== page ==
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The US Navy is seeking applicants for the HM8427 (Special Amphibious Reconnaissance Corpsman) career field to serve with USMC Recon. This is a PRIMARY career field up to E7. Screening occurs in Basic Trng, HM "A" school, or Field Medical Service School and consists of the same elements as diver/seal/eod. Currently serving fleet applicants are especially encouraged to apply.
You are:
- Male
- US Citizen with the ability to obtain a SECRET clearance
- Able to pass a usn specwar/specops physical per MANMED CH15
- Motivated to excel in challenging duty with USMC Reconnaissance
- Striving for a career in recon/trauma/airborne/diving
- A top physical performer

The training pipeline consists of:
- HM "A" School 6-12wks
- Field Medical Service School (FMSS) 5wks
- Basic Reconnaissance School 8wks
- Marine Combatant Dive School 7wks
- Amphib Recon Corpsman School (Diving Medicine) 3wks
- Basic Airborne School 3wks
- Special Operations Medical (18D short course) 6mos

Interested personnel contact your local Navy recruiter.
I would have to agree with X SF MED that it is not an 18D short course.
 

Teufel

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My point exactly, Sir - be proud of who/what you are - a SARC is a Special Operations Warrior - well trained, motivated, and there for his team. Why call yourself an 18D lite if you are a SARC porter?
I have never heard a SARC call himself an 18D, I have always heard other guys refer to them as going to 18D. I have heard them refer to themselves as SOCMs, isn't that the name of the course? We had some medevac crews in AF that refered to themselves as SOCMS but never served with a SOF unit to my knowledge.
 

x SF med

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Sir, you missed a few of the guys who claimed to be 18D's when they weren't even in the Army (the most notorious was the SARC who claimed 18D and SEAL and Marine Recon), and the guys who were in the Army but weren't SF and had never even attempted an 18 series MOS... who were 18D's because they went to SOCM. And then would argue with 18D's that they had done "the training"...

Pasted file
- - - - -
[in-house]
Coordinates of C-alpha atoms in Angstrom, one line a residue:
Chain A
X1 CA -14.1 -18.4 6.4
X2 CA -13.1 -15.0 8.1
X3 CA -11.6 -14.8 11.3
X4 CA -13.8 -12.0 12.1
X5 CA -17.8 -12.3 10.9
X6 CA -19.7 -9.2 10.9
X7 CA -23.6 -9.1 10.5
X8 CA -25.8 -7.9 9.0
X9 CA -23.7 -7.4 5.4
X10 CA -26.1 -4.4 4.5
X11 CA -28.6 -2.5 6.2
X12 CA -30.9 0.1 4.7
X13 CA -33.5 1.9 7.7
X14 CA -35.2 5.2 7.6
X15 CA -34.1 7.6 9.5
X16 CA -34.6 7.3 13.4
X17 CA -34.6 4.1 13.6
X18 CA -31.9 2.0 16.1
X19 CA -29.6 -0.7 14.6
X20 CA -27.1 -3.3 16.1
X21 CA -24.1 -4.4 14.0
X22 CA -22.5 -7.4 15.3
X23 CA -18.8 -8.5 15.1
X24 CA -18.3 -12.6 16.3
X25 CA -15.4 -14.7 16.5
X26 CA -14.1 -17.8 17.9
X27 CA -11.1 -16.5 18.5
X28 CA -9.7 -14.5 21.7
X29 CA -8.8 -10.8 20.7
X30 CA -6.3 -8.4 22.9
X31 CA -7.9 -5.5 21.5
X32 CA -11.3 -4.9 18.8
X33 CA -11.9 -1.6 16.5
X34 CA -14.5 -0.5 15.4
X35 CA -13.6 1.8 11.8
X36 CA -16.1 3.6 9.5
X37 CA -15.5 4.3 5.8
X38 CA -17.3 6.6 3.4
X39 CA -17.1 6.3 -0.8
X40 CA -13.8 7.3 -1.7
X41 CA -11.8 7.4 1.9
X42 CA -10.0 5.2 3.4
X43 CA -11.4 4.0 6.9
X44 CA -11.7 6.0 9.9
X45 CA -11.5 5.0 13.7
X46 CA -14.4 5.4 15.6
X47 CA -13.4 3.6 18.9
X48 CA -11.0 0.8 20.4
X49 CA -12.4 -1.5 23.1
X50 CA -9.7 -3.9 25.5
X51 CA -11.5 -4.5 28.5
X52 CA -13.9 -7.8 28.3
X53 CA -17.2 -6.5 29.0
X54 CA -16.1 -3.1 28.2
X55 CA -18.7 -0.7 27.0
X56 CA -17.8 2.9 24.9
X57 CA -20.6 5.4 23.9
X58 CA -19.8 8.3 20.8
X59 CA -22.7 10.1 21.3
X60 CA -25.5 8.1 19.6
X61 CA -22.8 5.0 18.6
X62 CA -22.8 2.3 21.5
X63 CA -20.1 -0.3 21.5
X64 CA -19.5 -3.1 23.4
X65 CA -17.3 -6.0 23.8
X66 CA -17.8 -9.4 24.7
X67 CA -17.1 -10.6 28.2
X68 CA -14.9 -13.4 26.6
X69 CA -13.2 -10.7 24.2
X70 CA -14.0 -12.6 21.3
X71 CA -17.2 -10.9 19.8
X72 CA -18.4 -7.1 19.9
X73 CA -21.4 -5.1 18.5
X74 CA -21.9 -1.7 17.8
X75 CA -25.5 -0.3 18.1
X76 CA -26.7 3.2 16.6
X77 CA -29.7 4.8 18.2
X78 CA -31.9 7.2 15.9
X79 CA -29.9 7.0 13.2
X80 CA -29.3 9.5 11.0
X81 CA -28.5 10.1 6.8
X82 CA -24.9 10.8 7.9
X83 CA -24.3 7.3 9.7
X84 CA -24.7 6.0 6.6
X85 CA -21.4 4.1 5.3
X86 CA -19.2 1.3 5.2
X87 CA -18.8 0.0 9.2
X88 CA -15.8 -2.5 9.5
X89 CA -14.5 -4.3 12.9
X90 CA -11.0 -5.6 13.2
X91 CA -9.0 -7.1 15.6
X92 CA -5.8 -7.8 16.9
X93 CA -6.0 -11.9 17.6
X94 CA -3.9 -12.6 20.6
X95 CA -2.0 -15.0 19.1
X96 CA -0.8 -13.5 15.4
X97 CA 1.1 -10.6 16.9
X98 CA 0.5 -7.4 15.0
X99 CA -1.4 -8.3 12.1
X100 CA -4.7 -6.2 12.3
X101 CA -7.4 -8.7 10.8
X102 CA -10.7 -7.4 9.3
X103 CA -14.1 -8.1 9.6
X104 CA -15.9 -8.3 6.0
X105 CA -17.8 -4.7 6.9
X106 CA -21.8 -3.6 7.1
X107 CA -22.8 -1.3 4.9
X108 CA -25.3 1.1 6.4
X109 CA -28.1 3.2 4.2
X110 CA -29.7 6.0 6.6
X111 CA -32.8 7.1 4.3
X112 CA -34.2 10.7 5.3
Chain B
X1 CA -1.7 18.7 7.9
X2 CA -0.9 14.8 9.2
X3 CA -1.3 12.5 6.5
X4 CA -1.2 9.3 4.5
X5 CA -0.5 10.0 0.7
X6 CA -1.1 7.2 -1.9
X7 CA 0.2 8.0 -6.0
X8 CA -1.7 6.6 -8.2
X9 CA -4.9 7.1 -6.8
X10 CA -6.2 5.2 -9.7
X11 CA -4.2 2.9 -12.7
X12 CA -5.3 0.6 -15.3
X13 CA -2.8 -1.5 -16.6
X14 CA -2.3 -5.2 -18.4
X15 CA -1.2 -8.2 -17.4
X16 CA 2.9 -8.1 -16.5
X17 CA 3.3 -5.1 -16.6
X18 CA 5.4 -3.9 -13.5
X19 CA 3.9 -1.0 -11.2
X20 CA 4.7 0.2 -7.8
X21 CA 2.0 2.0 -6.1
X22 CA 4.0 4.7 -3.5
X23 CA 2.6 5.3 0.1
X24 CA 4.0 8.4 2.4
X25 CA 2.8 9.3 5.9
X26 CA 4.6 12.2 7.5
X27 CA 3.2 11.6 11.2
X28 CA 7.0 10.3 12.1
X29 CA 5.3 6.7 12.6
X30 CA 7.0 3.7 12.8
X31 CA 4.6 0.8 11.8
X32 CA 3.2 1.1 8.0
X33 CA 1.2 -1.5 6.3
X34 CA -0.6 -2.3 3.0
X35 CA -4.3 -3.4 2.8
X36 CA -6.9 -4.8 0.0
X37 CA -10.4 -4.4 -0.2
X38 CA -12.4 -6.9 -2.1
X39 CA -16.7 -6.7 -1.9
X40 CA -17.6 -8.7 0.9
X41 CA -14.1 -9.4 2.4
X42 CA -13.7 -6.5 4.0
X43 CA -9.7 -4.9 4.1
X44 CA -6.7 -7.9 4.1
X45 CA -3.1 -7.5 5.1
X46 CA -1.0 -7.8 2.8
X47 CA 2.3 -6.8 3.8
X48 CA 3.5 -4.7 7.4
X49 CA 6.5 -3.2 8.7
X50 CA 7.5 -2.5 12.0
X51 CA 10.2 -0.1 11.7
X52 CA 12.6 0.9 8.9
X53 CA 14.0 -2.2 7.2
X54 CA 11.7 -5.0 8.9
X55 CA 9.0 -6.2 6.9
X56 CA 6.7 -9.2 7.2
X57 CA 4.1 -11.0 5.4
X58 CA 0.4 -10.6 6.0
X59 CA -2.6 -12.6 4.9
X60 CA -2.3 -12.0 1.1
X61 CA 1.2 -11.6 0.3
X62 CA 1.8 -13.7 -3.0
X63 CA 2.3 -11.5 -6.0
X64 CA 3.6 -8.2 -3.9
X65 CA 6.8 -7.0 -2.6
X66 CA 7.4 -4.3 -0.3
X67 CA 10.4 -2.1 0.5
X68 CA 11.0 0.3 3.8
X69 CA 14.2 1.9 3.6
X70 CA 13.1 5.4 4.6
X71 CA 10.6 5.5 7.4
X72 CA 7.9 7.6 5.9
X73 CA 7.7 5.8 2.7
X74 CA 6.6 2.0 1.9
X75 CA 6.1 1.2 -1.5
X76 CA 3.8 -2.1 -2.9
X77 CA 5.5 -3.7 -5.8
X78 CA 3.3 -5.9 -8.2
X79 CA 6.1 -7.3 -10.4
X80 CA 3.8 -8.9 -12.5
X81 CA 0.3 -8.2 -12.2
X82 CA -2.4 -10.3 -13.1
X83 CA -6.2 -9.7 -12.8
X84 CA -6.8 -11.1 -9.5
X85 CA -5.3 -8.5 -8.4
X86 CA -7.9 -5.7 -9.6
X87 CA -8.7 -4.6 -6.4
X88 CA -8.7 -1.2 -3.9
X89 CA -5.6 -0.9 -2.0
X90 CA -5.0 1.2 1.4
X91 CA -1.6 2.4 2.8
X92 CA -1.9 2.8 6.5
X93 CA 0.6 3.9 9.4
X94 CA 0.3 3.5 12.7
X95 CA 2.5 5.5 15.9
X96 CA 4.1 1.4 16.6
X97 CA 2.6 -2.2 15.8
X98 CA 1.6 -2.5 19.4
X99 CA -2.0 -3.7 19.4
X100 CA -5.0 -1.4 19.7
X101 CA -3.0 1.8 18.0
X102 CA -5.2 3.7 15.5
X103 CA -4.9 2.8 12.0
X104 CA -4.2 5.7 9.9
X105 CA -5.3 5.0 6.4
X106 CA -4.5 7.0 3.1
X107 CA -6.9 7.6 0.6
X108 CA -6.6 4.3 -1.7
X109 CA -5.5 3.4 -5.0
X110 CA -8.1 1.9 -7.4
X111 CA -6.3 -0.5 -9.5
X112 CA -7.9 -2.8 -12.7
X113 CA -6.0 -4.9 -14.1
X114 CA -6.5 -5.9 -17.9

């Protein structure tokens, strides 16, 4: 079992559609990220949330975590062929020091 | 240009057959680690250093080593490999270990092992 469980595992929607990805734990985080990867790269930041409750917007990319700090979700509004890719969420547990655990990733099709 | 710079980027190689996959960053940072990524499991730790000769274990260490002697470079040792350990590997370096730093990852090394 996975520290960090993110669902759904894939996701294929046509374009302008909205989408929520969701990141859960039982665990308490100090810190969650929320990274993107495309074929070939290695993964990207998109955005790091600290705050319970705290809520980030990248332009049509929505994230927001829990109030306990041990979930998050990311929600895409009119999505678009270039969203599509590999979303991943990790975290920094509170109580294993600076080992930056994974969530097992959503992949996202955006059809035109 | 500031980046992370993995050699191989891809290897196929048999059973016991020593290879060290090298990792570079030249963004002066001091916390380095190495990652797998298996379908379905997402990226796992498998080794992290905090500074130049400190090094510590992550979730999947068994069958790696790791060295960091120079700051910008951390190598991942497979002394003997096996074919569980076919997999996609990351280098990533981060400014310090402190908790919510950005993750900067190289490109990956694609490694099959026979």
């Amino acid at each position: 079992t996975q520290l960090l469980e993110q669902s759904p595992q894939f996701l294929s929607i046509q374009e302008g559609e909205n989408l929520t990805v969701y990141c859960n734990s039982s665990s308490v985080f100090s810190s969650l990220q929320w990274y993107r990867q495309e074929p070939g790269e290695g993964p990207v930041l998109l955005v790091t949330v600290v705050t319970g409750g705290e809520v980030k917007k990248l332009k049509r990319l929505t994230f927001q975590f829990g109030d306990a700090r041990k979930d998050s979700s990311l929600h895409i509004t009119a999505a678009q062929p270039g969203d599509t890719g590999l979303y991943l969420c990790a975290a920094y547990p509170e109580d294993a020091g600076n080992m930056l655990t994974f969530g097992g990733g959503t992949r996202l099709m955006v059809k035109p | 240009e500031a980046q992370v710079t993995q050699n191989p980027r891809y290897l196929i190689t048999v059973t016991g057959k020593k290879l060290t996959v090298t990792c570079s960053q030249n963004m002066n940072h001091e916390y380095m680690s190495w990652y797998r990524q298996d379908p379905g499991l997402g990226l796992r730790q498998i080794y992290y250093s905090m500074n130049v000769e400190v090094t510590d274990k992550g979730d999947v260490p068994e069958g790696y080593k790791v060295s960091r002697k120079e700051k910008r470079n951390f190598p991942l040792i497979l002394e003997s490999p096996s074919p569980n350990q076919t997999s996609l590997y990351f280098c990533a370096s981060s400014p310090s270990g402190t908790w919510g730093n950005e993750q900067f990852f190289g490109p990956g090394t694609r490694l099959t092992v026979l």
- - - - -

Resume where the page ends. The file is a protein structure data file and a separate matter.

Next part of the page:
Hence the chapped ass about this subject.
 

Teufel

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I've read that this was especially common before they normalized the Recon MOS. I remember someone at 3rd Recon Battalion telling me that the Corpsman overseeing our MCIWS class was a team leader in 4th Force Recon before moving to 3rd Recon Battalion.
Keep in mind that 4th Force is a reserve unit and everything is different in the reserves.
 

Teufel

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I wonder where the 5 active duty S/S's in the Marine Corps work? Possibly Marines who crossed over to become Navy Corpsmen? Do you need to be S/S qualified to be a spotter? I believe the Spotter in Gunnery Sergeant McCollough's book was a Corpsmen. I could be wrong though.
What do you mean by the 5 active duty scout snipers??? You do not have to be a sniper to spot for a sniper.
 

al2004

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Have you considered HM-8493, Dive Medical Technician? I think once through their initial schools they can go to SEAL, SDV, and Recon among other dive units. Just a thought...